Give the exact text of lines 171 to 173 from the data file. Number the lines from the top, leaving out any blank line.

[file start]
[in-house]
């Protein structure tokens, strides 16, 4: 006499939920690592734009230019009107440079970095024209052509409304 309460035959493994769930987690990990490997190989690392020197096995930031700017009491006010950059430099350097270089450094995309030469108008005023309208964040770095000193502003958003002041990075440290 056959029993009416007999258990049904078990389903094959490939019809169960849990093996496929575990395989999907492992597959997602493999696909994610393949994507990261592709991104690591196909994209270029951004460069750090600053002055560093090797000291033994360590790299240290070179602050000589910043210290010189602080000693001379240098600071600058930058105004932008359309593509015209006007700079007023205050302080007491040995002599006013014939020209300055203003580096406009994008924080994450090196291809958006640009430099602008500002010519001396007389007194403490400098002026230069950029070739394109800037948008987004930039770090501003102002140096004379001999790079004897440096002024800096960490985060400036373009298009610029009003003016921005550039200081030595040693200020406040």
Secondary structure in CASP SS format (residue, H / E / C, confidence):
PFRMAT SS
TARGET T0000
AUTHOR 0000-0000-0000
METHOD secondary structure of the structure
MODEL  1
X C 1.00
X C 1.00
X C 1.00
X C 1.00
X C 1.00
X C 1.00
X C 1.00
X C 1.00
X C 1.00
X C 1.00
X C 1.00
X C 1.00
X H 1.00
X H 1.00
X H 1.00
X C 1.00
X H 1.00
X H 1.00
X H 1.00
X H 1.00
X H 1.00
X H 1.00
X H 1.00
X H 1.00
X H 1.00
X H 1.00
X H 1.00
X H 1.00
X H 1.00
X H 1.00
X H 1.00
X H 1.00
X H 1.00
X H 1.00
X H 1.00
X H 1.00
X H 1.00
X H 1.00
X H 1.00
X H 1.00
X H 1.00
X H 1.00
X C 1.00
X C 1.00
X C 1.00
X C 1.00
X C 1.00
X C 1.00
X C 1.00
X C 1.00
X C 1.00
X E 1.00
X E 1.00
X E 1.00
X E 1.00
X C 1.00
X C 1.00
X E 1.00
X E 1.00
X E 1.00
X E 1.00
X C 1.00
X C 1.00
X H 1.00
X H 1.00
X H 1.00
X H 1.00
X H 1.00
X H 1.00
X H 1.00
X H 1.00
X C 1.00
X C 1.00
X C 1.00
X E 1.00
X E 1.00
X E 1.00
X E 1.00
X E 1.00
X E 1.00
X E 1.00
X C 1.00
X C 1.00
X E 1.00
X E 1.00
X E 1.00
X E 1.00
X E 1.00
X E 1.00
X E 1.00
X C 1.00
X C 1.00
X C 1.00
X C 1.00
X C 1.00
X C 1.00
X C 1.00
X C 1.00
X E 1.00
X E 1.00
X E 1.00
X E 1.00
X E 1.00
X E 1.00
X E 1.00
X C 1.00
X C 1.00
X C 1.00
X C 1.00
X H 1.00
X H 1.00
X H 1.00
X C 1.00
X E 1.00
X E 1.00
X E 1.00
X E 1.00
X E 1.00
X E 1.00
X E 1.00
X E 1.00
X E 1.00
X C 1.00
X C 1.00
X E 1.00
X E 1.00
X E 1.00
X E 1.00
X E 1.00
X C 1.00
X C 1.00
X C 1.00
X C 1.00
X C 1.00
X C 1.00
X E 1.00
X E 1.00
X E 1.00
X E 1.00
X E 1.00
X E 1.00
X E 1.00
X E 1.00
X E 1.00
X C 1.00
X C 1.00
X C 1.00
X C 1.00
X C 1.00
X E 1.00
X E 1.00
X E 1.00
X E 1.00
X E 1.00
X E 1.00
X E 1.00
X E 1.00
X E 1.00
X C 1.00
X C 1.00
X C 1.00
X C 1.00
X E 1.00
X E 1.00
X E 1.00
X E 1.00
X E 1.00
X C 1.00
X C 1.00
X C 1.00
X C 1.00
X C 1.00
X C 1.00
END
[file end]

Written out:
X E 1.00
X E 1.00
X E 1.00